By a conjugated alkenemethyloxy moiety is meant a moiety of the formula (═CH—CH)q═CH—CH2—O— wherein q is an integer from 0 to 6, for example from 0 to 3, e.g. 0 or 1. The skilled person will understand that the oxygen atom depicted in the alkenemethyloxy moieties may be substituted with a sulfur atom SO2—O or SO2NZ10 moiety, whereby to provide conjugated alkenemethyl sulfonate or conjugated alkenemethyl sulfonamide moieties as recited hereinbefore in which the oxygen or sulfur atoms, or sulfonate of sulfonamide moieties (SO2—O and SO2—NZ10) are attached to X2 or, if this is absent, Effector.

According to certain embodiments of the invention X1 is oxygen or sulfur. In many embodiments of the invention X1 is oxygen.

X2 is an optional additional linking moiety, which is either absent or interposed between X1 and the Effector moiety.

X2 may be comprised of a variety of moieties as described herein or may be absent. In certain embodiments of the invention X2 is absent or X1-X2-Effector is one of

For example, X2 may comprise an arylene-CH(Z7)X3 moiety (hereinafter —ArCH(Z7)X3— moiety) and/or an amide moiety. Where present, the —Ar—CH(Z7)X3— moiety may be flanked by one or two amide or thioamide groups (C(Z9)NH). If flanked by one amide or thioamide group, this may be disposed directly between the X1 moiety and the aromatic ring of the —Ar—CH(Z7)X3 (wherein n=1) moiety or interposed between X3 and the Effector moiety (wherein m=1). Alternatively, an amide or thioamide group may be present in both or neither of these positions. In certain embodiments of the invention n=0 and m=1. When X2 comprises a —Ar—CH(Z7)X3— moiety, whether or not this is flanked by one or two amide or thioamide moieties, the X1 moiety that is attached to the aromatic ring either directly or indirectly through an amide or thioamide moiety by may be attached at either of the two positions in the aromatic ring that are ortho to the CH(Z7)X3 moiety of the —Ar—CH(Z7)X3 system or at the para position. Engineering these points of attachment in the aromatic rings of the X2 moieties that comprise Ar—CH(Z7)X3— moieties permits 1,4-, 1,6- or 1,8-elimination of the Effector molecule. It will be understood that the arylene group present in certain embodiments of X2 may be heteroaromatic, that is to say one or two or atoms Y6 may be nitrogen atoms with the remainder being carbon atoms. An example of such a heteroarylene moiety is pyridylene, in which one not this a nitrogen atom. In many embodiments of the invention each Y6 where present is a carbon atom.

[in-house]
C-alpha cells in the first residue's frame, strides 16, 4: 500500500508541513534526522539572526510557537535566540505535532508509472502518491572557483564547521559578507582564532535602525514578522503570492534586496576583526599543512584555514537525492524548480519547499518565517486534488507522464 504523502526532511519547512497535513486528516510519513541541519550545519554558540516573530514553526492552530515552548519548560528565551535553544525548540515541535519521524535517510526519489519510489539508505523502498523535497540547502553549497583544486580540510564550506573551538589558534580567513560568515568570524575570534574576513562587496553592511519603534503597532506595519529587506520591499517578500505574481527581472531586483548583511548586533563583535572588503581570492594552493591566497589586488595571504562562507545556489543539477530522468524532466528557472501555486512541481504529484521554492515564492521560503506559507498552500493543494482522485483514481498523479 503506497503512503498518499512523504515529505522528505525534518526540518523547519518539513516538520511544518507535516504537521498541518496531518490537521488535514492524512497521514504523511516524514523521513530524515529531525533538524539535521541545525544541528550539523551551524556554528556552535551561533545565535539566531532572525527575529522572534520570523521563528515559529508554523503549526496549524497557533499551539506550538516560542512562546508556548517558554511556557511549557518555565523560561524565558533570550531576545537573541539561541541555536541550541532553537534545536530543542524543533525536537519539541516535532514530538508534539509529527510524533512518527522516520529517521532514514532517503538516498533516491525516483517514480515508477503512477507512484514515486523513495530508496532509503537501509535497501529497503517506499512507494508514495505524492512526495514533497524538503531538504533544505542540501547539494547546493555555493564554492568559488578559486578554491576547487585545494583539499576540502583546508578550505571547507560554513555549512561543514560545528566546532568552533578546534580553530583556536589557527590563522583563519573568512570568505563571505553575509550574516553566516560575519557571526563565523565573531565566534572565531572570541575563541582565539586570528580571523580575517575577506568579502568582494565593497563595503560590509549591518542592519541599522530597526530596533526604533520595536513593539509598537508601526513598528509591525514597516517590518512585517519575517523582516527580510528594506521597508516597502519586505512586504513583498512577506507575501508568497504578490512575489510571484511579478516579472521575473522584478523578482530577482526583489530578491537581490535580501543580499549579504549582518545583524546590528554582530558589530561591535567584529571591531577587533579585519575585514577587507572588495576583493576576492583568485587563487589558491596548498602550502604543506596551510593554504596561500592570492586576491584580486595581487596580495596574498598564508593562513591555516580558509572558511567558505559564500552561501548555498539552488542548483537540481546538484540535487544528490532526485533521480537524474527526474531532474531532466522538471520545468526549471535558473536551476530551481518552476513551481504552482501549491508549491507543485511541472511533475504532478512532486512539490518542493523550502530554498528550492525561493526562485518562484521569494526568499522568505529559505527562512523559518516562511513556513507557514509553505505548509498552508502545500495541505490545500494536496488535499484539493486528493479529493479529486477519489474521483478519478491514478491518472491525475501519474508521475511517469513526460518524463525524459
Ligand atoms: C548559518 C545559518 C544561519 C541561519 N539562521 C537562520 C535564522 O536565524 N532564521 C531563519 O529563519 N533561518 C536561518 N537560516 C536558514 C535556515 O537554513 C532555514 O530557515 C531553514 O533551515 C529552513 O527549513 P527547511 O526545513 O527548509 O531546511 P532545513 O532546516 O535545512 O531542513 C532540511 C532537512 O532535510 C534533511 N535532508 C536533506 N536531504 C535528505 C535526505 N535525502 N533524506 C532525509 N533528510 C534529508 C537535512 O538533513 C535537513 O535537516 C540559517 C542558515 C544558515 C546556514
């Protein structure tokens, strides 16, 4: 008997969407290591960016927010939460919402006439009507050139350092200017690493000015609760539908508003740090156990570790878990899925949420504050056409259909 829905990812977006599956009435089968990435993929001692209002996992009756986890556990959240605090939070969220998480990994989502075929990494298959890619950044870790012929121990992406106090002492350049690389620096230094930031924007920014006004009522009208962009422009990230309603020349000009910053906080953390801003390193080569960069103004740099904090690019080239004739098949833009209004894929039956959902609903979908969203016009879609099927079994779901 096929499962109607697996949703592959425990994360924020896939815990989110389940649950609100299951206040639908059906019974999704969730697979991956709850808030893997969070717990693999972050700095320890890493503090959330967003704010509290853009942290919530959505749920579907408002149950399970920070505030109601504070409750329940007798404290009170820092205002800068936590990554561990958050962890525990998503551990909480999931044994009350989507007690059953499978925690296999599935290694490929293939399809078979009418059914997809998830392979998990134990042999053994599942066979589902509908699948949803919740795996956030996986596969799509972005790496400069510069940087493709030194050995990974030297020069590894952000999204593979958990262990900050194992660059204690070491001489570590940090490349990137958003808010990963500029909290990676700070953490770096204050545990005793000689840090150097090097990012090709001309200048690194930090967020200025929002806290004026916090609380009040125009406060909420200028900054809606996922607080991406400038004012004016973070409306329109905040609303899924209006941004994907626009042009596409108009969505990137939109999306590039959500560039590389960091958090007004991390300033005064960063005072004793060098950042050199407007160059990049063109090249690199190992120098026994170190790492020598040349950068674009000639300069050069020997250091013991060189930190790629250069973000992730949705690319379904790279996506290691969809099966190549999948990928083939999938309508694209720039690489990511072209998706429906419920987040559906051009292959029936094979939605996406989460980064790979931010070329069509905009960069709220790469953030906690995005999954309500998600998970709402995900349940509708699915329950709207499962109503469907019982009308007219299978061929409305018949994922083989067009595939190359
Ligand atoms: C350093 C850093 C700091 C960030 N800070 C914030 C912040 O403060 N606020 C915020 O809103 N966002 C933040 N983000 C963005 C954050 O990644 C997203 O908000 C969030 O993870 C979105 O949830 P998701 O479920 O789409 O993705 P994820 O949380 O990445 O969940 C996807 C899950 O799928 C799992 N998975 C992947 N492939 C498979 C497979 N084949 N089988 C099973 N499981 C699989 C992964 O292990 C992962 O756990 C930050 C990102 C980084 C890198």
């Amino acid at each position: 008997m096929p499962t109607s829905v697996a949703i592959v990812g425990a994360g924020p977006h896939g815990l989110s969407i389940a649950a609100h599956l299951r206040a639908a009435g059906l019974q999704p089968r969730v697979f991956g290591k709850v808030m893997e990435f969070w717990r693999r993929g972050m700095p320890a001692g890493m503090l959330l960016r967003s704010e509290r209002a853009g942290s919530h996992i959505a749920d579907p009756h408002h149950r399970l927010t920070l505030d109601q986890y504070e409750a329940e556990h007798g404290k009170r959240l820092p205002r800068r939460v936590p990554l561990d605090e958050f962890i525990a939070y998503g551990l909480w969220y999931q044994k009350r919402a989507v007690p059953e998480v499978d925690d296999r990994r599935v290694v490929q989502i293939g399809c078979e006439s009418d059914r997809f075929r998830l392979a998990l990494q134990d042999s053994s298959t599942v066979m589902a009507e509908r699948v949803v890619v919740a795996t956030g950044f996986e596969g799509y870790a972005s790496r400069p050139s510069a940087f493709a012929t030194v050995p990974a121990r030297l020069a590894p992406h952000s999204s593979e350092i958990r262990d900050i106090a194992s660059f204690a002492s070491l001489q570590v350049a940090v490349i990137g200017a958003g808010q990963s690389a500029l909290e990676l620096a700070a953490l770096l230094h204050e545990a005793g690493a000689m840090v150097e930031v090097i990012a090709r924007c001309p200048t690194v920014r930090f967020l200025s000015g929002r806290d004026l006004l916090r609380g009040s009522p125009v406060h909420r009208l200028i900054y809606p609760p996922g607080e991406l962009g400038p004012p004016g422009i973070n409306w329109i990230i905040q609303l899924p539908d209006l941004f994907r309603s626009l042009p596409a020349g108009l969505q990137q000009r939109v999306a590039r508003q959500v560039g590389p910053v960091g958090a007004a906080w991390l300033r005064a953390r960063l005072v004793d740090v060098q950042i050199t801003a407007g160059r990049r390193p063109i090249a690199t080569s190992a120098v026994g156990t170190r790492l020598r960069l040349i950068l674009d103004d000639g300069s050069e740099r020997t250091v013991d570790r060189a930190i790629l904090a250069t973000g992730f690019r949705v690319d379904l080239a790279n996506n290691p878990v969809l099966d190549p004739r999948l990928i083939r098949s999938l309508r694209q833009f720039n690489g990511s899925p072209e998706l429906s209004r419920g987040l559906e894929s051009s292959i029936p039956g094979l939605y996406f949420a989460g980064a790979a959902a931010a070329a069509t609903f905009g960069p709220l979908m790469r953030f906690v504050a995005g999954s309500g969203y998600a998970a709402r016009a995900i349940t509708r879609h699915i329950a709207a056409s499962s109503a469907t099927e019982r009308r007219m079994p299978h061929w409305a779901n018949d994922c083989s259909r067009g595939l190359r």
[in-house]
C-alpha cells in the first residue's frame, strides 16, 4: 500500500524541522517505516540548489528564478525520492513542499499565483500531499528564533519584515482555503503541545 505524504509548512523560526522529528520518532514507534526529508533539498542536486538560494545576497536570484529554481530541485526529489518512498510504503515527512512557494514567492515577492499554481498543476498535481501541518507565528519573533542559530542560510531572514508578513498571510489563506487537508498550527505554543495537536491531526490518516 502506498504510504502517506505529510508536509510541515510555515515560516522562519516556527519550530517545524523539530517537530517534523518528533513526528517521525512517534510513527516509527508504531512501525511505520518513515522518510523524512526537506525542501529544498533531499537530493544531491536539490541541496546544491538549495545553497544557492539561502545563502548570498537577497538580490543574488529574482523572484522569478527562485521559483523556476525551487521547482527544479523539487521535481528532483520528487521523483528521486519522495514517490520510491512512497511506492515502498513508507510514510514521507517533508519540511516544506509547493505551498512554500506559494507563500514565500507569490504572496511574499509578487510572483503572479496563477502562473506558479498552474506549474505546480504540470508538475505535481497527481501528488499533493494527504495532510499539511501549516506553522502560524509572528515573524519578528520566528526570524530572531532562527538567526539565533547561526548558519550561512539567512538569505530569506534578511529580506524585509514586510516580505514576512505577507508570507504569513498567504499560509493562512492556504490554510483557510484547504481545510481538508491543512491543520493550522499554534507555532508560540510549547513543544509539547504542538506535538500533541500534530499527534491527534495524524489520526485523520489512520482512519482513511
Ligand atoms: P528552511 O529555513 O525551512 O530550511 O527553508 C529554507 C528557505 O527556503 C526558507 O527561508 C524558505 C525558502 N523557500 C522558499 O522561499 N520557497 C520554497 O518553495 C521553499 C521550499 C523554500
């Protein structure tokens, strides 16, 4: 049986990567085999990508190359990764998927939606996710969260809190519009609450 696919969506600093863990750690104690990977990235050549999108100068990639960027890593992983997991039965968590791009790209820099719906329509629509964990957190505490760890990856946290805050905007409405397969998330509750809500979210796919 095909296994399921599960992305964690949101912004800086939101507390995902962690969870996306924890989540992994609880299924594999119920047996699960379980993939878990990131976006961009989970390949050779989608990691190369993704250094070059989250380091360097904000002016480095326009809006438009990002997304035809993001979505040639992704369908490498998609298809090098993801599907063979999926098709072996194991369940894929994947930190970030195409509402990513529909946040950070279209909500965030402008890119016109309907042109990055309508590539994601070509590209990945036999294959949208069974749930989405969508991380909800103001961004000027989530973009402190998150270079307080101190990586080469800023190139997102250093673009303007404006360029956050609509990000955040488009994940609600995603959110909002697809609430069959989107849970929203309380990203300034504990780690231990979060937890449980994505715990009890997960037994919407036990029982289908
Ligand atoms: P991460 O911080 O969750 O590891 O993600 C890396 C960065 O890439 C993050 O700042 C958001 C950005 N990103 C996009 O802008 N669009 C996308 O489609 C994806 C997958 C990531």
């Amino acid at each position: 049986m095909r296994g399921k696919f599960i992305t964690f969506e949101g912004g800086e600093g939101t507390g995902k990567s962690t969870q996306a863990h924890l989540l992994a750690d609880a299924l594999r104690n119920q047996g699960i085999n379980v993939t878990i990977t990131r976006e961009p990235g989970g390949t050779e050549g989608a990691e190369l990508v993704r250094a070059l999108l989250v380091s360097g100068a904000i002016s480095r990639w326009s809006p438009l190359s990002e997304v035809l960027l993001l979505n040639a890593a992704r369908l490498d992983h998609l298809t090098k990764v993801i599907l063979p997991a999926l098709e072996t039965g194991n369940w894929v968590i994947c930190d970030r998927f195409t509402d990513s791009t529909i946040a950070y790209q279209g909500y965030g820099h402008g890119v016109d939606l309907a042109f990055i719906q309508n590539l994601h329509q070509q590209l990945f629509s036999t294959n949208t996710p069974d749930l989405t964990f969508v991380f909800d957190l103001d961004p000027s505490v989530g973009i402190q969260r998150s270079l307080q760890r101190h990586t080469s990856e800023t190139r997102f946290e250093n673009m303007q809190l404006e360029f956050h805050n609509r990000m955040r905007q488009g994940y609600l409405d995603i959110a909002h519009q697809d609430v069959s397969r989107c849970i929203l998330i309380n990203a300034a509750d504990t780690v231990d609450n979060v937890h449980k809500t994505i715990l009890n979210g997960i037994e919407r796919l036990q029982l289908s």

When an arylene group is present in the X2 moiety this may be substituted as indicated at any of the four positions (not connecting the arylene group to the Effector and trigger termini of the compounds of formula (I) that is) by substituents Z8 which may be selected independently as defined in claim 1.

Where X2 comprises one or more amide or thioamide moieties —CH(Z9)NH this is typically, where present, (each) Z9 is oxygen whereby to provide one or more amide moieties although, where more than one Z9 is present, each Z9 may be selected independently.

Finally, the Effector part of the compounds of formula (I) is the moiety which provides the desired targeted effect in cells, typically those in which CYP1B1 is expressed. The Effector component may be any molecule having a pharmacological diagnostic or screening function when released from the compound of formula (I). By pharmacological or diagnostic function is meant that the effector component, when released, has a discernable pharmacological or diagnostic effect on the cells in which it is released.

It will be understood by those skilled in the art that the Effector component (Effector) in the compounds of formula (I) when released may comprise an atom described herein as part of X1— e.g. as oxygen or sulfur atom, or part of X2, e.g. X3, e.g. an oxygen or sulfur atom. However, it is to be understood that the distinctions between the trigger, linker and Effector portions of the compounds of formula (I) are made simply to assist in the description of the compounds of the invention; the skilled person will be aware that the Effector portion in the compounds of the invention constitutes the bulk of the Effector molecule that is released upon hyroxylation-induced breakdown but that one or some of the atoms in the Effector molecule that is released may be provided by atoms described herein as being X1, part of X1 or X2 and indeed elsewhere (e.g. hydrogen atoms picked up from water molecules). Alternatively the Effector molecule may be attached to the remainder of the compounds of formula (I) through keto or fomyl groups for example.

The Effector molecule, where this has a pharmacological effect, may be, for example, any chemical that has a cytostatic or cytotoxic effect upon the cell that serves to effect its release is expressed (e.g. CYP1B1-expressing cells). As is known, a cytotoxic molecule is a molecule that is toxic to cells whereas a cytostatic agent is one that suppresses the growth and/or replication of cells.

In certain embodiments of the invention the Effector molecule is a cytotoxic agent. Examples of cytotoxic agents that may be used include but are not limited to alkylating agents, antimitotic agents, antifolates, antimetabolites, DNA-damaging agents and enzyme inhibitors (e.g tyrosine kinase inhibitors). Specific examples of possible cytotoxic drug moieties include but are not limited to bis(haloethyl)phosphoroamidates, cyclophosphamides, gemcitabine, cytarabine, 5-fluorouracil, 6-mercaptopurine, camptothecin, topotecan, doxorubicin, daunorubicin duocarmycin, etoposide, duetoposide, combretastatin A-4, vinblastine, vincristine, AQ4N, hydroxyurea, maytansines, enediyenes, epothilones, taxanes, bleomycins, calicheamicins, colchicine, dacarbazine, dactinomycin, epirubicin, epirubicin derivatives, fludarabine, hydroxyureapentatostatin, methotraxate, mitomycin, mitoxantrone, carboplatin, cisplatin, taxels, 6-thioguanine, vinca alkaloids, platinum coordination complexes, anthracenediones, substituted ureas, methyl hydrazine derivatives, and nitrogen mustards.